Executive Briefings

Self-Serve (Via Touch-Screen Kiosks) Becoming the American Way

At airports, supermarkets and big-box retailers, "customer service" in recent years has meant self-serve--aided by touch-screen kiosks.
As digital kiosks become more user-friendly and capable of handling more complicated tasks, healthcare providers, fast-food chains and other businesses say trading face-to-face encounters for face-to-monitor transactions improves service and saves money.
North American consumers in 2007 are forecast to spend more than $525bn at self-checkout lanes, ticketing kiosks and other self-service machines, including postal kiosks, according to IHL Consulting Group. That figure could reach nearly $1.3tr by 2011.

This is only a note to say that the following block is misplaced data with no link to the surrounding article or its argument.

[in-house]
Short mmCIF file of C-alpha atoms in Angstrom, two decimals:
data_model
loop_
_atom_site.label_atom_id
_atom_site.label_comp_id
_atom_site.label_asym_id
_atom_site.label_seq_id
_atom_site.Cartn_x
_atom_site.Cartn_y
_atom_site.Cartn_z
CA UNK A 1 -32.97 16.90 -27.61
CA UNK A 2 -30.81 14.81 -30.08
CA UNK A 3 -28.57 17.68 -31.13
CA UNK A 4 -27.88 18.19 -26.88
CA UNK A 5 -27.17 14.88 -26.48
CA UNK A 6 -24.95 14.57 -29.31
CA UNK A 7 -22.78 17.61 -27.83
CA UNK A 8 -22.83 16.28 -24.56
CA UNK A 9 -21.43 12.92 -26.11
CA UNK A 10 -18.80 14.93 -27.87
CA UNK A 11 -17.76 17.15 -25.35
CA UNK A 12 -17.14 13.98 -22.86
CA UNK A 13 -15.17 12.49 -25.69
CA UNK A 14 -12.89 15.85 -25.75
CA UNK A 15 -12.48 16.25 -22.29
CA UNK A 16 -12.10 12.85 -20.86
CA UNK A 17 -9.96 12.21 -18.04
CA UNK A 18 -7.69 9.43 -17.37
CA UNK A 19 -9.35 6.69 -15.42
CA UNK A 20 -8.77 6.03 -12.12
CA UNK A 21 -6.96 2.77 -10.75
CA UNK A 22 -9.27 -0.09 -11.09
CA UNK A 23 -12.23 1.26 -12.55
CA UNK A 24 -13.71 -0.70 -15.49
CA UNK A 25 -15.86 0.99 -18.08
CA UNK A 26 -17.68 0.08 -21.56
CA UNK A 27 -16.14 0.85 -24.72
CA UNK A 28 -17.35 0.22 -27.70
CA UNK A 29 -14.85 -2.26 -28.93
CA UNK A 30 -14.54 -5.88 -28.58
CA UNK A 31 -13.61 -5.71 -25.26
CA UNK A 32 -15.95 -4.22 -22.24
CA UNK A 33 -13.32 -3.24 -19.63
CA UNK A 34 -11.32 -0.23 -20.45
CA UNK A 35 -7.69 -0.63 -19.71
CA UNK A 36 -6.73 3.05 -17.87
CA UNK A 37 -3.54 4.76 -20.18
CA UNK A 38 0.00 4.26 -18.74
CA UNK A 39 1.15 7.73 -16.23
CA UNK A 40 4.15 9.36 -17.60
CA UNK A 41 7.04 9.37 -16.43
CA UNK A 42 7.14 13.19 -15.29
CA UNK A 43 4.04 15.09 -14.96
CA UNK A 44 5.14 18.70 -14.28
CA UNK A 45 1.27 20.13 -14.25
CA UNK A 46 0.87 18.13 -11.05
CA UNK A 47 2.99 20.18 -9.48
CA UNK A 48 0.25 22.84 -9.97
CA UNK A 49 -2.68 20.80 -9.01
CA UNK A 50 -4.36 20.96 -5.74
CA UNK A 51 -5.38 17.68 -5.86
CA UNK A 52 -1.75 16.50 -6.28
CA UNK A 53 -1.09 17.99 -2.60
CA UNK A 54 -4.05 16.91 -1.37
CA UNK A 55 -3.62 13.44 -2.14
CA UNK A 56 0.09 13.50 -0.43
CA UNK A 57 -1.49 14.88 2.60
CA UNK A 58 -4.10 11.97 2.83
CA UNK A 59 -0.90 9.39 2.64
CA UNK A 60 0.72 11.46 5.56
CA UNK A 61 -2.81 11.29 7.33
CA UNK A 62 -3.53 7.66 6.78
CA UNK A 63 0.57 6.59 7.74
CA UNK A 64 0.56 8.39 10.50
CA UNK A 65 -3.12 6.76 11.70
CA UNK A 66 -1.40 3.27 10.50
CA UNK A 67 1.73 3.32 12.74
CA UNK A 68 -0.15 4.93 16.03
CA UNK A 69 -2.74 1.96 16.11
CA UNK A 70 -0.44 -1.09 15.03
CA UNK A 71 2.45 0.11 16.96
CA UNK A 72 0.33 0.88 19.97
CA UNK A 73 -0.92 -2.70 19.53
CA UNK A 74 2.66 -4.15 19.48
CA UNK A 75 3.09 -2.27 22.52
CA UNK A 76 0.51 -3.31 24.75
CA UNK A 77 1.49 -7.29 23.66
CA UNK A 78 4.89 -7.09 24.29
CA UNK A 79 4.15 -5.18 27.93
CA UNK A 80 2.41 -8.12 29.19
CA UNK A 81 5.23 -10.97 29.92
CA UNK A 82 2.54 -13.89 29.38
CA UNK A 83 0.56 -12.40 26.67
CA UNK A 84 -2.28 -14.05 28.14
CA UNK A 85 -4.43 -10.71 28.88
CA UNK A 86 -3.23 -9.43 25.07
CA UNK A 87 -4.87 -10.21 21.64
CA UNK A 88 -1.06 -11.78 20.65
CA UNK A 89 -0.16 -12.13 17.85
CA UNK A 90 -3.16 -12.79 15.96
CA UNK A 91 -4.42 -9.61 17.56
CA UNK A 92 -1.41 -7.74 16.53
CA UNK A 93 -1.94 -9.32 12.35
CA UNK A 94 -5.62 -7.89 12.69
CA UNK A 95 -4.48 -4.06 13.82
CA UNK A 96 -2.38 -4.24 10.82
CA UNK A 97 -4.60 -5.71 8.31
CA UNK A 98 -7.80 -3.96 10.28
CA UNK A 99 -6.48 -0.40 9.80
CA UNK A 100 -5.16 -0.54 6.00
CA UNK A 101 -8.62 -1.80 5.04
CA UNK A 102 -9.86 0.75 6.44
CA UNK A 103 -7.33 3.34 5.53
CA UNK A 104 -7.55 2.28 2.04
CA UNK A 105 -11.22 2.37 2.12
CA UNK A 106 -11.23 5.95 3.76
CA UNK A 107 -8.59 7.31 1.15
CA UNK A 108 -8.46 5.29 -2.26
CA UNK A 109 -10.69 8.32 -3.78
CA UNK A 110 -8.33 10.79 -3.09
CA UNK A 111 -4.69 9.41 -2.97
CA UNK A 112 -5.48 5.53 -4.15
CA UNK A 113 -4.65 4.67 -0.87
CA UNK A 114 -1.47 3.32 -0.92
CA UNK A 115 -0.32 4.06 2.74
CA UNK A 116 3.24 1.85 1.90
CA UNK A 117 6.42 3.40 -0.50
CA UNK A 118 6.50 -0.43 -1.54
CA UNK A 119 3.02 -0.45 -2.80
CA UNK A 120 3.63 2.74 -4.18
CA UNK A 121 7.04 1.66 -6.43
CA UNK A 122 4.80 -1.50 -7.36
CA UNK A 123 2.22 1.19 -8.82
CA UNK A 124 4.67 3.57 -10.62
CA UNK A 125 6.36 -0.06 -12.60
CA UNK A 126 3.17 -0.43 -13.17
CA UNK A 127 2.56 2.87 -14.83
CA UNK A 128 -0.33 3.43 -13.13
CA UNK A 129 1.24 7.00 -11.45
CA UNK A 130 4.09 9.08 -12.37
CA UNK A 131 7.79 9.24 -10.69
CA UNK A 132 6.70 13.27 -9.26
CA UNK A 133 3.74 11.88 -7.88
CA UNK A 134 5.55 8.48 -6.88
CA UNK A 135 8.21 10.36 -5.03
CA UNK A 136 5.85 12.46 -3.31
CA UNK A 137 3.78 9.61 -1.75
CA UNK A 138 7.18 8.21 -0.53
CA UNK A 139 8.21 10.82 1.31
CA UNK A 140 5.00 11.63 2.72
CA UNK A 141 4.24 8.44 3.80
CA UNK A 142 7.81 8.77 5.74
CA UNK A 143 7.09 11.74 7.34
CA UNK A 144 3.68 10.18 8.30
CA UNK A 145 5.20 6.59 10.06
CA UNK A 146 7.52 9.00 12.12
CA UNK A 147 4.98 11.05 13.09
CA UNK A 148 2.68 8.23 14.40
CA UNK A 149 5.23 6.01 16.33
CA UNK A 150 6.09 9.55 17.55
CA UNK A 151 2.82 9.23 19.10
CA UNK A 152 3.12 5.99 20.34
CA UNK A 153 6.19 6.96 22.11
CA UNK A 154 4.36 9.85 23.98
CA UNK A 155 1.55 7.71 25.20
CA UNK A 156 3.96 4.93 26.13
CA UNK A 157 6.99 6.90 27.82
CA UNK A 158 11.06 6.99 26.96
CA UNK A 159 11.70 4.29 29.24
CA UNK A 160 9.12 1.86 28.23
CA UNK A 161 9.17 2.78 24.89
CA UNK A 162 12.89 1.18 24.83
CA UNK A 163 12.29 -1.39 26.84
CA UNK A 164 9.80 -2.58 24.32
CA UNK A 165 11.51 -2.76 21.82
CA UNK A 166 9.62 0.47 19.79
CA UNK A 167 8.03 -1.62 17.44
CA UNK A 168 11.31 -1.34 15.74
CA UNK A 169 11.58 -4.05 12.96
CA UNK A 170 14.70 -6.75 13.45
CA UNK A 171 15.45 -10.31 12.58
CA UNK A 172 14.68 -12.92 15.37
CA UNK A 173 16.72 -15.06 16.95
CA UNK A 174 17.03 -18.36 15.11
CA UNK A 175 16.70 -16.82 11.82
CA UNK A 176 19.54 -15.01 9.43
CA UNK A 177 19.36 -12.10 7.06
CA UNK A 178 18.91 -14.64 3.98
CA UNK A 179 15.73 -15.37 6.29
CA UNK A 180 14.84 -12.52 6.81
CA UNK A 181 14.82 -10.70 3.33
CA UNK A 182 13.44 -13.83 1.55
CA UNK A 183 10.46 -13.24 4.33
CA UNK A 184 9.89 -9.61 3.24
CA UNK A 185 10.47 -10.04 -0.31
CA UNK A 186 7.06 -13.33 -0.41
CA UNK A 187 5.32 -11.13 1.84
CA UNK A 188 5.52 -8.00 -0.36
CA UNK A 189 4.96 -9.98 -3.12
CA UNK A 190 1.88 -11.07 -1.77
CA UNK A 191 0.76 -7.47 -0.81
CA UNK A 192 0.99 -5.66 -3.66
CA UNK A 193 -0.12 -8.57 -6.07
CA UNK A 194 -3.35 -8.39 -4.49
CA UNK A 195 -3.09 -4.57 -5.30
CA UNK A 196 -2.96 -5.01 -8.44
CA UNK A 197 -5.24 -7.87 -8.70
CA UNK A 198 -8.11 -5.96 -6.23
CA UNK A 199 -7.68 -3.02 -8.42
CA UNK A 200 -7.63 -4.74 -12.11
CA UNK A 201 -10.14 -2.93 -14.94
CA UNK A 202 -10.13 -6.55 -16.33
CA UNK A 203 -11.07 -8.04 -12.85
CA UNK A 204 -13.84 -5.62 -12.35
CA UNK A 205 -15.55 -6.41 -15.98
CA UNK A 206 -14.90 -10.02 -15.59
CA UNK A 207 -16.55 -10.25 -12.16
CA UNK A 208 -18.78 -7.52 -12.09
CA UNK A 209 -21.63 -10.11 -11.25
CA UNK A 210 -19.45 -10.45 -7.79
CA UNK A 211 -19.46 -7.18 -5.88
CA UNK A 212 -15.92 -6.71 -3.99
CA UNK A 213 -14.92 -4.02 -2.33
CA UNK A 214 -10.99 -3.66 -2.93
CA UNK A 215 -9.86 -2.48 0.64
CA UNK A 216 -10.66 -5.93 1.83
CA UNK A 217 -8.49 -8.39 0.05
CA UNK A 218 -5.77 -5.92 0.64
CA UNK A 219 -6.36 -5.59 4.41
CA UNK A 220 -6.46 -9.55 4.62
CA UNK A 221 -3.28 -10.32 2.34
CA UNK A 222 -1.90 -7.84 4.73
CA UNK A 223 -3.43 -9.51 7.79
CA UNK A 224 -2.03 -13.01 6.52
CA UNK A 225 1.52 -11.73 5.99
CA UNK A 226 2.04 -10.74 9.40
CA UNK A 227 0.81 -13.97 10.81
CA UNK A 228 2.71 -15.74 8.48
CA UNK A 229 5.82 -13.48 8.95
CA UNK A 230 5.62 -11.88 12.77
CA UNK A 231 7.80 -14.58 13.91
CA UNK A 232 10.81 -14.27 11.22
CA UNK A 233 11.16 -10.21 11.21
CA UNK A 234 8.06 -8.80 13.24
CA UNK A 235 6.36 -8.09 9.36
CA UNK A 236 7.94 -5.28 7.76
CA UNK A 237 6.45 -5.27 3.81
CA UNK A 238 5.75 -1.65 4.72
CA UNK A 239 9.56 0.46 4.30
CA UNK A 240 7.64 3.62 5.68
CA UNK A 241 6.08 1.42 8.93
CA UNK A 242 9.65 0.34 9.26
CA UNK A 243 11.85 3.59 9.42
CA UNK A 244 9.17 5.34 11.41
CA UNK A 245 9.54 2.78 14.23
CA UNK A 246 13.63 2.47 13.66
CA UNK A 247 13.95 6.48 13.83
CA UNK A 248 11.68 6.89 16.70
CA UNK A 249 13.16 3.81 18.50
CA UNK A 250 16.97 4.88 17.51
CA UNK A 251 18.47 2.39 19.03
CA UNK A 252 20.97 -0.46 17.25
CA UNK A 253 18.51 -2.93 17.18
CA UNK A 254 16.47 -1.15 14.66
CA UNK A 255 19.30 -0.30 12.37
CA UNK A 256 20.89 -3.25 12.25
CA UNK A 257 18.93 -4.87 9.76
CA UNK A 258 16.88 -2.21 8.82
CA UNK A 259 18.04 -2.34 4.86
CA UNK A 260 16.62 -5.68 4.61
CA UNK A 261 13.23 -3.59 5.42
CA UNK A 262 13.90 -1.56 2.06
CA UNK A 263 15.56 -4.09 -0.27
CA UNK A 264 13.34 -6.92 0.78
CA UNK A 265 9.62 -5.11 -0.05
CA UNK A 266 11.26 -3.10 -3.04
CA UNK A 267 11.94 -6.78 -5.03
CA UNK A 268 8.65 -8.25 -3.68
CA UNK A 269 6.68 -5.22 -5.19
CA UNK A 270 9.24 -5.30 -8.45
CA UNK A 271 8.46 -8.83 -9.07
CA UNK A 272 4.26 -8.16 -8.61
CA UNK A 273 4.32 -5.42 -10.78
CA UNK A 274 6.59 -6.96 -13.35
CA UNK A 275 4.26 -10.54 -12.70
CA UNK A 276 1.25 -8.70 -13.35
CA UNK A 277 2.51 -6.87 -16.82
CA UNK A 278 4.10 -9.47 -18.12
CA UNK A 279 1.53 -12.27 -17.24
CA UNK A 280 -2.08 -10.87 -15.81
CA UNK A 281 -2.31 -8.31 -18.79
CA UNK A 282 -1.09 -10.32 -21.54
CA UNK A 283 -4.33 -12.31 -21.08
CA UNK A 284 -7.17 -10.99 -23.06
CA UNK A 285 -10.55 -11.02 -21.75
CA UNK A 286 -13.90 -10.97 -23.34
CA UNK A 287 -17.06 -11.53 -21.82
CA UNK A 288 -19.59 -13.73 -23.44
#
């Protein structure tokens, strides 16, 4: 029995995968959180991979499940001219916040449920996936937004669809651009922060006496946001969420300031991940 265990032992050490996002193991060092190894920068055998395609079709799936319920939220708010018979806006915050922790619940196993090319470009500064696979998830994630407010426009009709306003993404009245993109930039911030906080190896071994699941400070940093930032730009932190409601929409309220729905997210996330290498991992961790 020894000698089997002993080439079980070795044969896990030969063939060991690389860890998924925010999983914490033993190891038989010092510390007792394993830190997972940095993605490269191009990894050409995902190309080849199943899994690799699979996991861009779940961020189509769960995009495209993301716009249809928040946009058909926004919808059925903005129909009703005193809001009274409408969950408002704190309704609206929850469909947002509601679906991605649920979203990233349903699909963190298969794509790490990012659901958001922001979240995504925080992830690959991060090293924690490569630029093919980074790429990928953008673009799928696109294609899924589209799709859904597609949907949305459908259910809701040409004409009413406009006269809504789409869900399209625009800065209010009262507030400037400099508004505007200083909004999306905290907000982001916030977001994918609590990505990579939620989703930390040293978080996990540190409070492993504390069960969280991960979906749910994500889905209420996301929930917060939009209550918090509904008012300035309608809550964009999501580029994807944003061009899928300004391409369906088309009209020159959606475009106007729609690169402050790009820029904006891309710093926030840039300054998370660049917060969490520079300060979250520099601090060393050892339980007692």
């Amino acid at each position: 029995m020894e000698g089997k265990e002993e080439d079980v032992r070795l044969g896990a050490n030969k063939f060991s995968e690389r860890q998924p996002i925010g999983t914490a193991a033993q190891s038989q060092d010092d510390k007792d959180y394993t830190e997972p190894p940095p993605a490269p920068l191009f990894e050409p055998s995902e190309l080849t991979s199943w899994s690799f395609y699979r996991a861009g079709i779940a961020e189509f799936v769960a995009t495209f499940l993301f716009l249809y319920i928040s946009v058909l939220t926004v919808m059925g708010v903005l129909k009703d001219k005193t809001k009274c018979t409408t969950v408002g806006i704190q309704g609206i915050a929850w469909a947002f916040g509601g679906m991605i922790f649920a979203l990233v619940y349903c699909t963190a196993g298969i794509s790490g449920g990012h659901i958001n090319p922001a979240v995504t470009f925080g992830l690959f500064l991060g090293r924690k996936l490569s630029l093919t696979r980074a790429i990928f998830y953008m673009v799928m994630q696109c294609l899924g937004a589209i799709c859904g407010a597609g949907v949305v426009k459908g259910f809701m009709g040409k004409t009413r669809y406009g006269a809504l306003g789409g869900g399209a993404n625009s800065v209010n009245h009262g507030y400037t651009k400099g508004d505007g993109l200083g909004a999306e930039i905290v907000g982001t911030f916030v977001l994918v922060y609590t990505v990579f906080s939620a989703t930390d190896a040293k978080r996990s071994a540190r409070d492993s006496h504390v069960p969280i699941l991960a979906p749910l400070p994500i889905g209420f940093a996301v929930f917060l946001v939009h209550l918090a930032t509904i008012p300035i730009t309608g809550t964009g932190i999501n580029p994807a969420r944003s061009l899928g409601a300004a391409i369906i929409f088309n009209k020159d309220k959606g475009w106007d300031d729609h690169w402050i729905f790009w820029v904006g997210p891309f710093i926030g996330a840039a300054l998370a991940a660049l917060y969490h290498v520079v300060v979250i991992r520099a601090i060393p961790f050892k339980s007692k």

Source: CRM Buyer, http://crmbuyer.com

At airports, supermarkets and big-box retailers, "customer service" in recent years has meant self-serve--aided by touch-screen kiosks.
As digital kiosks become more user-friendly and capable of handling more complicated tasks, healthcare providers, fast-food chains and other businesses say trading face-to-face encounters for face-to-monitor transactions improves service and saves money.
North American consumers in 2007 are forecast to spend more than $525bn at self-checkout lanes, ticketing kiosks and other self-service machines, including postal kiosks, according to IHL Consulting Group. That figure could reach nearly $1.3tr by 2011.
Source: CRM Buyer, http://crmbuyer.com